Mid to long term arrhythmia monitoring

This investigation involves recording your heart rhythm over a selected period of time e.g. 5-7 days. It is carried out as an outpatient procedure so you take the monitor home attached to you.

This investigation is normally requested if you are having symptoms of intermittent palpitations or unexplained collapse.

The heart produces tiny electrical impulses which cause the heart muscle to contract, these impulses can be detected and recorded by an ECG. This test may be recommended to help diagnose symptoms such as infrequent palpitations.

How is it done?

Electrodes (sticky pads) are placed on your chest and attached by wires to a small recorder which you wear on a belt around your waist. The monitor is fitted with a memory card which will store your heartbeat whilst you are connected.

You must avoid applying any body moisturiser/lotion on the day of the test as the pads will not connect to your skin and may give an inaccurate reading.

If you have any symptoms you will be asked to press a button on the monitor which will inform the Technician analysing your result that you were aware of any symptoms at that time.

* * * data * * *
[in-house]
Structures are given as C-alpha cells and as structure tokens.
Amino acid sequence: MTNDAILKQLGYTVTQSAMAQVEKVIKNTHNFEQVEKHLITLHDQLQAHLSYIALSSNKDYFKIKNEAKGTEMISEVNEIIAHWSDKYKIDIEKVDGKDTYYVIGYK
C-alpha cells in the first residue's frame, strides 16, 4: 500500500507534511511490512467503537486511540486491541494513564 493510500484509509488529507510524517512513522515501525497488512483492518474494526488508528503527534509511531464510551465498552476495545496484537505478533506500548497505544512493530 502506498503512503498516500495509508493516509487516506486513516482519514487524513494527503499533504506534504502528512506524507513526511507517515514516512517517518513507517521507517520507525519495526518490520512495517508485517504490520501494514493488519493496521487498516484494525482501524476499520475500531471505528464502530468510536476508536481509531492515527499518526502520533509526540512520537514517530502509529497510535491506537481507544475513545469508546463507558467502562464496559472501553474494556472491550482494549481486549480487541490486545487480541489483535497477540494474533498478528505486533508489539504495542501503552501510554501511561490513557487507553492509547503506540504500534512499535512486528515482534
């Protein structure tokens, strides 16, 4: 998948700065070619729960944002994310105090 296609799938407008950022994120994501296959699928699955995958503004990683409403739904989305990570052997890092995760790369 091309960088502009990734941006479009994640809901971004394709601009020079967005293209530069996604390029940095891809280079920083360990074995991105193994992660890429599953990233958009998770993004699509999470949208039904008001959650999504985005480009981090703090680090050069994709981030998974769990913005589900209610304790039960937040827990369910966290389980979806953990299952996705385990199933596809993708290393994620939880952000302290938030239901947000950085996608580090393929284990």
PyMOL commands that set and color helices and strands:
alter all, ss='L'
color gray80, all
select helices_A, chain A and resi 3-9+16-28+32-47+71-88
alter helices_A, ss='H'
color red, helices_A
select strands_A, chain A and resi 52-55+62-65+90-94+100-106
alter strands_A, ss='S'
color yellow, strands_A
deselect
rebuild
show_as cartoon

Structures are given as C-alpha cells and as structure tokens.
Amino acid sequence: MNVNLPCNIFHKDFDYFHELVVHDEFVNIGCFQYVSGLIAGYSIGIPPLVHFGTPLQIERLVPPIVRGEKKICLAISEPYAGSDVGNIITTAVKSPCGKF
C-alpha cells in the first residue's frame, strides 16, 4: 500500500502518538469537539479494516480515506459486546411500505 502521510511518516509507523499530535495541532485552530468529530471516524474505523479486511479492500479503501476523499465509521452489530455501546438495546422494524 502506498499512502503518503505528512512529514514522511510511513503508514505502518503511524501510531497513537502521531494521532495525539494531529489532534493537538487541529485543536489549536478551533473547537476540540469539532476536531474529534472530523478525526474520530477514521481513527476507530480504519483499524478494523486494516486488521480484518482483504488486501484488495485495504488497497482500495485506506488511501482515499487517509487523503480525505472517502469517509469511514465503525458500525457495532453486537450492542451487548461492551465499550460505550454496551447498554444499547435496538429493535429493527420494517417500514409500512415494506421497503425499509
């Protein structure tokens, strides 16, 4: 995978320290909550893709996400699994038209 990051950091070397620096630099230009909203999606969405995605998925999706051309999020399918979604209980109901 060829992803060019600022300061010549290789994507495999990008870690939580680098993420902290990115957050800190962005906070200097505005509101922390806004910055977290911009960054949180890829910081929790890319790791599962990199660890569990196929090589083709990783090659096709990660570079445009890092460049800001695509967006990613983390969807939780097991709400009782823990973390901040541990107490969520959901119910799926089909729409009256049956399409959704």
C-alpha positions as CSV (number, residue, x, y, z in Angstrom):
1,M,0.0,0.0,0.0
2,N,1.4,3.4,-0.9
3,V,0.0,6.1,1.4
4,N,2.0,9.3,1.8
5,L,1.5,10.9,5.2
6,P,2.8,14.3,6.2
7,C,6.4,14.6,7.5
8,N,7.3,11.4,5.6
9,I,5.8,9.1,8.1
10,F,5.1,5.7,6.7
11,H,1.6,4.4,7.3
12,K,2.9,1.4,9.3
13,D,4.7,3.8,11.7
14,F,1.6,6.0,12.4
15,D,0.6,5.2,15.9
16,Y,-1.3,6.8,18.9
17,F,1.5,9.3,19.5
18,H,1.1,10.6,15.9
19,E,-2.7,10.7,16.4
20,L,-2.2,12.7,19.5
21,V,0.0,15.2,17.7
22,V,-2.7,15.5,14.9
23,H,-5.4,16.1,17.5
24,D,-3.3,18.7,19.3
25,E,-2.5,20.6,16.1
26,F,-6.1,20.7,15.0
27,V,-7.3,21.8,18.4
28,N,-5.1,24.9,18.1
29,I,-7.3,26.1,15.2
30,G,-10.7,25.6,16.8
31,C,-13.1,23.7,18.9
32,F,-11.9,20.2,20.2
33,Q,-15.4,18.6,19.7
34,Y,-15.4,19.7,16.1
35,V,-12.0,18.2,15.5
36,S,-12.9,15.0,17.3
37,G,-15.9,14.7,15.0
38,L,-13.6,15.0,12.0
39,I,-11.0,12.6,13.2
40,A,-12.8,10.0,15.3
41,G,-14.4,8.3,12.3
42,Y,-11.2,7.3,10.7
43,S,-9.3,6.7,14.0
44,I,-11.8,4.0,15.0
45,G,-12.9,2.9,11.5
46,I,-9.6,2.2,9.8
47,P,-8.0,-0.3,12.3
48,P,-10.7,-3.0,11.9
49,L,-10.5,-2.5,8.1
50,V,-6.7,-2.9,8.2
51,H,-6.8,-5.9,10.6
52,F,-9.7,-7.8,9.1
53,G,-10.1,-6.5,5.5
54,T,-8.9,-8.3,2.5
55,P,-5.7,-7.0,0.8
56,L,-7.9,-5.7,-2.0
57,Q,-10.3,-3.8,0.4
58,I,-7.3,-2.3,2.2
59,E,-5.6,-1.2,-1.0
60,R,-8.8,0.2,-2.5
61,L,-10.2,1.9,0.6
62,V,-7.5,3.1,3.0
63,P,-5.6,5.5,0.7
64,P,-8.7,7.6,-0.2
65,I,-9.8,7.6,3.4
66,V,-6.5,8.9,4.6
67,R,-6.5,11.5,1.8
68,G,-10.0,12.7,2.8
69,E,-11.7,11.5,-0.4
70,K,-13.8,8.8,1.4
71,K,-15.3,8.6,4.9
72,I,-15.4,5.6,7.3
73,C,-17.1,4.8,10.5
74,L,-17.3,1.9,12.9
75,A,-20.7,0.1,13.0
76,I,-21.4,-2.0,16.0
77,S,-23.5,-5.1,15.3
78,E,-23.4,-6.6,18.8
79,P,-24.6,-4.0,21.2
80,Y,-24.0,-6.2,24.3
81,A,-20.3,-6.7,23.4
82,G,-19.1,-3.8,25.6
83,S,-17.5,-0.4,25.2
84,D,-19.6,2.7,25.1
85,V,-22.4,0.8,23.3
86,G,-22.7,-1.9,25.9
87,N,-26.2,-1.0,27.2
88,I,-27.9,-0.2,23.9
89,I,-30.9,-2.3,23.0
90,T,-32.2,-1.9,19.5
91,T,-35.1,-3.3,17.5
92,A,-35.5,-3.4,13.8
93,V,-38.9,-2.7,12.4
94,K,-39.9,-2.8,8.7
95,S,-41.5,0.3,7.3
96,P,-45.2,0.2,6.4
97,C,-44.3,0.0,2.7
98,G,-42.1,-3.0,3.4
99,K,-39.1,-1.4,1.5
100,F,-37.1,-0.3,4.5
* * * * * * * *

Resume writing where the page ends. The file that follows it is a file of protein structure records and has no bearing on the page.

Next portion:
Once your memory card is full or your allocated time is completed then you will be asked to return the unit to the Heart Test clinic. We will then analyse the data and forward the result to your GP who will discuss this result at your next appointment.

Can I continue with normal activities whilst wearing the ECG recorder?

You will be asked to keep to your normal routine and do any activity that would normally bring on your symptoms. During the time you have your monitor you will be shown how to disconnect the leads to enable you to wash and shower. You cannot bathe with the unit connected.

What will this test show?

The recording unit will only record the electrical signals from your heart. It will show your GP any abnormalities in the rhythm that may be causing your symptoms. It can show if your heart races too fast (palpitations) and also if your heart is going too slow (dizziness/collapse). This data will help your GP in making a diagnosis. Sometimes further investigations are recommended as a result of the findings.


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